The event is next year in February 2011 - details below.

From the race web site: "REV3 Costa Rica will take place in the Central Pacific region of Guanacaste.

You will witness amazing beauty, wildlife, and terrific weather as you race. REV3 Costa Rica will offer a series of triathlons for kids aged 9-13, Sprint Rev, Olympic Rev, and a Half Rev. In addition to some great racing, there will be a ton of fun things to do for the entire family.


  • Kids Rev: Saturday, February 19th
  • Sprint Rev: Saturday, February 19th
  • Olympic Rev: Saturday, February 19th
  • Half Rev: Sunday, February 20th"

Like last year the Pura Vida Hotel is happy to be the recommended hotel for arrivals and if you need any other ideas before or after the event feel free to contact the triathalon organizers here

or contact us at the Pura Vida Hotel for trip ideas to extend your travel in our beautiful country.


It is now over fifteen years since we made the fateful (yet delightful) decision to run an Inn in paradise, Costa Rica - our Pura Vida Hotel. Our only regret was “why didn’t we do it sooner?” So this article and the 1/2 day seminar it relates to are intended to help the would-be Costa Rican Innkeeper get started on their dream.

First here's some reasons why we chose the country - at least in this article from International Living, Costa Rica makes a whole bunch of sense in this weird world we live in.  And the water is fit to drink everywhere you go.

The following is a summary of a seminar I now give periodically to people who have a specific interest in moving to Costa Rica AND who are considering opening a B&B or Inn but are not sure what they may face making it work in Costa Rica.


“The work never seems to be done, you are plagued by phone interruptions, sporadic eating patterns, late night arrivals, a water heater that burns out when the Inn is full, the travel writer who arrives unannounced when the septic tank is being pumped” from “So You Want To Be An Innkeeper”.

So why would ANYONE want to do it AND move to Costa Rica and collide head on with a different culture in a language you don’t understand??  There are so many questions that perplex an aspiring Innkeeper (or an old hand moving to Costa Rica). PAII has a good list and we had many specially for the local environment:

  • What government agencies do I need to get started?
  • How can I find a manager/assistant innkeeper?
  • I keep getting bills from this international guidebook. Do I need to pay? (nope, ignore them)
  • Where/how should I be marketing on the Internet?
  • What should I pay my staff?
  • A staff member is stealing from me, what do I do? What is the process to fire an employee?
  • Should I add a dinner service?
  • Should I work with travel agencies?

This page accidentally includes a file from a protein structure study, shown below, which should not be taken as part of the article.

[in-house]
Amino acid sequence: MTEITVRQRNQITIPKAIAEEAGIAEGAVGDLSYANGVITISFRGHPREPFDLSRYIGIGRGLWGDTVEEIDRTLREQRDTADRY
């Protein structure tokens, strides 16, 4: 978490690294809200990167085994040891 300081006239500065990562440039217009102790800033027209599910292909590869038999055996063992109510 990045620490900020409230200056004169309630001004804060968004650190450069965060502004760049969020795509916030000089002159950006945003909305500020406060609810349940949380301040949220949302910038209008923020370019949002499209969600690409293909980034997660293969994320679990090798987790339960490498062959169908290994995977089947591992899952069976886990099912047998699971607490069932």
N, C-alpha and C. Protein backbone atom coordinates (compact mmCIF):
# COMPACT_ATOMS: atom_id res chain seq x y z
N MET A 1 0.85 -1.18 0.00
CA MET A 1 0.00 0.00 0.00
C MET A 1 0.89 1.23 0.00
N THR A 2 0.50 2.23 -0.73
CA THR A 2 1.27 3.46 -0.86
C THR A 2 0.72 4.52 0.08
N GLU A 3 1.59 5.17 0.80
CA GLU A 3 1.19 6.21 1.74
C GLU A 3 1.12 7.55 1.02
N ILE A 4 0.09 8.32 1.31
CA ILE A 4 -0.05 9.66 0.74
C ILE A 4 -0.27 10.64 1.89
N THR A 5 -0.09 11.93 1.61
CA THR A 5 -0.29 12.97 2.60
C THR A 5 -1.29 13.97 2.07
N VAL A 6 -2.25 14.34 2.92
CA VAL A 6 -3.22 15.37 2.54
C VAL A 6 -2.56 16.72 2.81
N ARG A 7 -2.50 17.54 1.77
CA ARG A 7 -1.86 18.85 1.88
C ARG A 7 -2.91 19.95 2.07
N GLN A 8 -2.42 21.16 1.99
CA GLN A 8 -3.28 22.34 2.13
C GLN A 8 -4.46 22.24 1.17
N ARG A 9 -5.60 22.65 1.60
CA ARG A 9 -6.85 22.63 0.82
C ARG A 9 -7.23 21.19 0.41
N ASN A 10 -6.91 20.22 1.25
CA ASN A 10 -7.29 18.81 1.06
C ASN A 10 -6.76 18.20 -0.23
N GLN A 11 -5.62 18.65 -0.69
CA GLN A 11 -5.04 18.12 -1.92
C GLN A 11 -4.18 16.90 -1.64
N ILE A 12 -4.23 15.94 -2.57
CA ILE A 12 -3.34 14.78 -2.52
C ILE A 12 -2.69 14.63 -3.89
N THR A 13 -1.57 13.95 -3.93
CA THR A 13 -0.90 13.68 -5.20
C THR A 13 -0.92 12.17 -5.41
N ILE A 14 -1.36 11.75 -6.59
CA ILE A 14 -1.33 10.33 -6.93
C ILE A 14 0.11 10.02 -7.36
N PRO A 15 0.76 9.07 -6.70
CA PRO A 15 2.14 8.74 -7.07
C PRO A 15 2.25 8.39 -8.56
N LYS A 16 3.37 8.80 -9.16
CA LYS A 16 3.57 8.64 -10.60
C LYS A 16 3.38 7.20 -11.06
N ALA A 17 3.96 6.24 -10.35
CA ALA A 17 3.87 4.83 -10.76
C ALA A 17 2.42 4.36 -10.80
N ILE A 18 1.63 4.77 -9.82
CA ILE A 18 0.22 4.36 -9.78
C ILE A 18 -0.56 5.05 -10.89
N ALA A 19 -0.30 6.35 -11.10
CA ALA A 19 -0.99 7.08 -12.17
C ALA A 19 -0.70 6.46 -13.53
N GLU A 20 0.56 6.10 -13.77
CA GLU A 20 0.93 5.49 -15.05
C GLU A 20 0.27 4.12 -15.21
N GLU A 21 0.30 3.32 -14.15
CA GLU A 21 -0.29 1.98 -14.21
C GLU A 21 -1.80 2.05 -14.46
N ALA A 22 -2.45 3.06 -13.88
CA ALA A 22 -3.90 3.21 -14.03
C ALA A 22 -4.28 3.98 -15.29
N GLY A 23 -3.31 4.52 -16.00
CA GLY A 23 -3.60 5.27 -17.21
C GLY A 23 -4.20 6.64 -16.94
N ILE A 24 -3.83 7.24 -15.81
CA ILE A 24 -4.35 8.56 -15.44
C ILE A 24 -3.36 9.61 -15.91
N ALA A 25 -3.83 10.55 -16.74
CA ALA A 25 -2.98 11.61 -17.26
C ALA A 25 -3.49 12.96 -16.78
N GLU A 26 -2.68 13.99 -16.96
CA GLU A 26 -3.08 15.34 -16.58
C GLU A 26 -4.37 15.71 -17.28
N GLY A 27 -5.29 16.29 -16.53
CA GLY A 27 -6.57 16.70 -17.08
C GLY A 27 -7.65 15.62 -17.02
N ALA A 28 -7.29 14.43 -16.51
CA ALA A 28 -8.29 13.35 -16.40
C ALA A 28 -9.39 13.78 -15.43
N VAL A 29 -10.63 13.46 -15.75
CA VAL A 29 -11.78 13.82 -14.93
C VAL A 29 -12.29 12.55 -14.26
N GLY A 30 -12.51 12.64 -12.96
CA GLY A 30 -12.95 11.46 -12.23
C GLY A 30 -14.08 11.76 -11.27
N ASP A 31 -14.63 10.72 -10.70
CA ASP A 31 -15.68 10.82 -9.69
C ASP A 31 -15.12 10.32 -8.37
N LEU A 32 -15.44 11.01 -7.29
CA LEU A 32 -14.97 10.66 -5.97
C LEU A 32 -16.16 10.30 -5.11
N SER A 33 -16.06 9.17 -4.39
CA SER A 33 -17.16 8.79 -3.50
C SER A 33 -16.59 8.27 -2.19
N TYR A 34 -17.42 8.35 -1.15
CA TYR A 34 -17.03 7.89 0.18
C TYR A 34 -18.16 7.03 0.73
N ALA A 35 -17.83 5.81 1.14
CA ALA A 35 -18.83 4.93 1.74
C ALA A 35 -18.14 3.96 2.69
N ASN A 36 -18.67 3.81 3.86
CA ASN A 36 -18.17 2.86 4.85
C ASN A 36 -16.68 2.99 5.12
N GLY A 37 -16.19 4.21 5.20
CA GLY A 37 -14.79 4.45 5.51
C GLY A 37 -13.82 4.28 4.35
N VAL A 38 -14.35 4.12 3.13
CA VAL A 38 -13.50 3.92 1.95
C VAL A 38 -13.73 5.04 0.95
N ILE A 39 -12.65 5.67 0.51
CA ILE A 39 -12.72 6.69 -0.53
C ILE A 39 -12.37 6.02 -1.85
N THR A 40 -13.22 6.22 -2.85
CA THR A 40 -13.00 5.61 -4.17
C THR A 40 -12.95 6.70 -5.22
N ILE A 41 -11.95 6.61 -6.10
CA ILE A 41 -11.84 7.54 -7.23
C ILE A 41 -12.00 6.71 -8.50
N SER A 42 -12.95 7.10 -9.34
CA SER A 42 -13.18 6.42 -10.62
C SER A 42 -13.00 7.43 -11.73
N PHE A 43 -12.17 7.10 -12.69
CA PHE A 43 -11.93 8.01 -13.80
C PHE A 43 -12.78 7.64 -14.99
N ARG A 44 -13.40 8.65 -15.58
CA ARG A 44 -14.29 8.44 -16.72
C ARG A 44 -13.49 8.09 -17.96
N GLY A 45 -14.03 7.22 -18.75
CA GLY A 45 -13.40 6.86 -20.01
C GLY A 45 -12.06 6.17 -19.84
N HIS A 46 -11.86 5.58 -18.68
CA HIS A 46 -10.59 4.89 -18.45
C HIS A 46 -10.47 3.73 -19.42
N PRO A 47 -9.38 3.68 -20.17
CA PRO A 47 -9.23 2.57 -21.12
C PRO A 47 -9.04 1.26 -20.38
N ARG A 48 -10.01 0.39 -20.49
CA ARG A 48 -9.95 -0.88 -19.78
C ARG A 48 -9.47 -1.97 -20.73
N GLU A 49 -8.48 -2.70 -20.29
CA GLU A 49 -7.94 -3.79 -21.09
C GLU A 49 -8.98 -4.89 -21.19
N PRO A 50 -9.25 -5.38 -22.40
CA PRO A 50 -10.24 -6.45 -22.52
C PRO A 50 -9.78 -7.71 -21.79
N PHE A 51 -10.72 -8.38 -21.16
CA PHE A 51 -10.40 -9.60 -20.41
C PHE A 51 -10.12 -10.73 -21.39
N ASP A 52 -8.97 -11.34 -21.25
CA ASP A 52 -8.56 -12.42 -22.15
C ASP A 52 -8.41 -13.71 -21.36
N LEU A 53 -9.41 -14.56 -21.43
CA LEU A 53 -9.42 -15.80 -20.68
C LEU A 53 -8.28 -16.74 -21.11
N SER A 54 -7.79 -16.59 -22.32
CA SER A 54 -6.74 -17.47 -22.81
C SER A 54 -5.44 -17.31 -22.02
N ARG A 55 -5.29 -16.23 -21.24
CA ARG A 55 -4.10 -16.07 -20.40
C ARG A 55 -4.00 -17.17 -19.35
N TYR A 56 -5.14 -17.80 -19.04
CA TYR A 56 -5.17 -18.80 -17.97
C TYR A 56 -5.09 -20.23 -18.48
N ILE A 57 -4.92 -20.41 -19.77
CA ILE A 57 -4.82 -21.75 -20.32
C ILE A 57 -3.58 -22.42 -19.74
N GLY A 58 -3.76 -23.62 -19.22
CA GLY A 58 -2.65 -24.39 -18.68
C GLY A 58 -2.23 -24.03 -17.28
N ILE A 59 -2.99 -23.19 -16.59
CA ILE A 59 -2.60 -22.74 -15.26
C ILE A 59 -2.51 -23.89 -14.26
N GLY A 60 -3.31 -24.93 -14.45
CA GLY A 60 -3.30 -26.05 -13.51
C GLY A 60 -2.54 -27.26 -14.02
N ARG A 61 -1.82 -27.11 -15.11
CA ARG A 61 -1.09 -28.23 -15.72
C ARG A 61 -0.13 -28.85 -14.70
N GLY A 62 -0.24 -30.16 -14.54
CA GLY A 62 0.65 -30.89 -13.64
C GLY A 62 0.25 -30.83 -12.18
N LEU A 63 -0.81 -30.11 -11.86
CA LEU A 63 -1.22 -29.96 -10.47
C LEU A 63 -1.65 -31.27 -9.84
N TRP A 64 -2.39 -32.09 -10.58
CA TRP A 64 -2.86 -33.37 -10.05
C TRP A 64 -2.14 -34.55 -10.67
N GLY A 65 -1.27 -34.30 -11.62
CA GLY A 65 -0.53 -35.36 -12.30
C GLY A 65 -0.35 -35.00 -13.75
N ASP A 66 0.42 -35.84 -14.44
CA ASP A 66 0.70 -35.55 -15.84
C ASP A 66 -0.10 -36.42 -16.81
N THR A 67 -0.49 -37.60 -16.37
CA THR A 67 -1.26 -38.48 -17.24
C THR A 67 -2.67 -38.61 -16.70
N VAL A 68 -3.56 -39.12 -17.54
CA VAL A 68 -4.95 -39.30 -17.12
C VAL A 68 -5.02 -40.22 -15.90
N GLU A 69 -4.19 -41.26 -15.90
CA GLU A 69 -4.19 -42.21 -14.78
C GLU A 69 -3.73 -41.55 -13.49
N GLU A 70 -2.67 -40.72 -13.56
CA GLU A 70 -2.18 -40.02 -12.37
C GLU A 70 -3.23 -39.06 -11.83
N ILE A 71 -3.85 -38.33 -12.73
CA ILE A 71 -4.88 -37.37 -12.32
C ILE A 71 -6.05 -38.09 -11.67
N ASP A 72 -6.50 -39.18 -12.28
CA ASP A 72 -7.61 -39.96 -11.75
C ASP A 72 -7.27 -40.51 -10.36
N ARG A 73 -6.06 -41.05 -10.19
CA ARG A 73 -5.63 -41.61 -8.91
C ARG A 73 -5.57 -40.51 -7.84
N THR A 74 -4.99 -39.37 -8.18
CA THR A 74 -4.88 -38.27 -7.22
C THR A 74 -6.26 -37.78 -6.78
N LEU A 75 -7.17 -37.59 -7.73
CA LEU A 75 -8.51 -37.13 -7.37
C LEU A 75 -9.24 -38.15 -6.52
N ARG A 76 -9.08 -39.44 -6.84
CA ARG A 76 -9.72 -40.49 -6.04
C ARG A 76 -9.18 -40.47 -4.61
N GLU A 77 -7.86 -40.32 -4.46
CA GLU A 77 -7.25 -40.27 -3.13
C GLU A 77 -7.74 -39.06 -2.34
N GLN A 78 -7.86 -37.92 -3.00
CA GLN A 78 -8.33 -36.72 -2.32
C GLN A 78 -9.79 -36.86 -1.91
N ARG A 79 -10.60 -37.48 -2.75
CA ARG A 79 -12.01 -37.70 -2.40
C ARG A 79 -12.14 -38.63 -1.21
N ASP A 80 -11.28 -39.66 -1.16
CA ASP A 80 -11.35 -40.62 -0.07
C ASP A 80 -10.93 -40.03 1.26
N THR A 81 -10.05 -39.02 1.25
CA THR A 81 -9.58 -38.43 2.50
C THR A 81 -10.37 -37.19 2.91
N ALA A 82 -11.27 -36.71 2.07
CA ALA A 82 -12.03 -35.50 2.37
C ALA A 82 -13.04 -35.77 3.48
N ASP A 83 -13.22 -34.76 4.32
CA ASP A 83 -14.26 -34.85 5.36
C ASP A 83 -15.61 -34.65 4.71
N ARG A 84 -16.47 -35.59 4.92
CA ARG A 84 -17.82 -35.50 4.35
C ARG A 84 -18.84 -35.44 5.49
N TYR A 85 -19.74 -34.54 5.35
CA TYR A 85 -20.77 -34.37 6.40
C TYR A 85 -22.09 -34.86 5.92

• Do I need ICT? (national tourism board)
  • How do I find a good plumber? (there are none, it's better if your Inn is 1 story).

These are just a few questions that baffle some new Innkeepers anywhere on the planet. I will try my best in this seminar to separate out the specific questions and issues that a budding Innkeeper in Costa Rica is going to face


Who makes a good Innkeeper? We have met 100’s of Innkeepers from 100’s of previous careers and there is no single answer but there are characteristics that you can bring to the table that will be critical to your success in this “business”.

For a multitude of laughs you must start by reading Herman Wouk’s hilarious tale of Innkeeping in the Caribbean – “Don’t Stop the Carnival”. From the chapter titled “The Quake”:

“ . . . On his first week of Caribbean hotel-keeping, Norman Paperman had netted thirty seven dollars and forty cents. There were reasons for this shocking figure to be sure. The payroll was large: cooks, maids, waitresses, steel band, and gardener: none of them were paid much but it added up to a lot. There had been the terrible water purchase. Money had to be set aside for the bank; and this he would have to do for some 300 weeks to pay off the loan and the notes. The revenue from the new units was supposed to balance off this drain, but they remained unbuilt. The game room stood open to wind, moon, rain and sun, undisturbed by human hands (for weeks). Bids to complete the job had come in. The range of prices was imbecile. The low bid was $1500 the high was $21,000. Collectively the (local) contractors seemed to have as much reliability as a flock of migrant birds, and little more knowledge of construction.”

It is important to understand that Herman Wouk’s character runs into FAR fewer problems than you will. The first and most important thing is to recognize is that this new career of yours CAN be a 24 hour shift and it is SO much easier to handle if you have a partner. We know of many single Innkeepers but I would suggest they have some very very hard days they don’t want to talk about.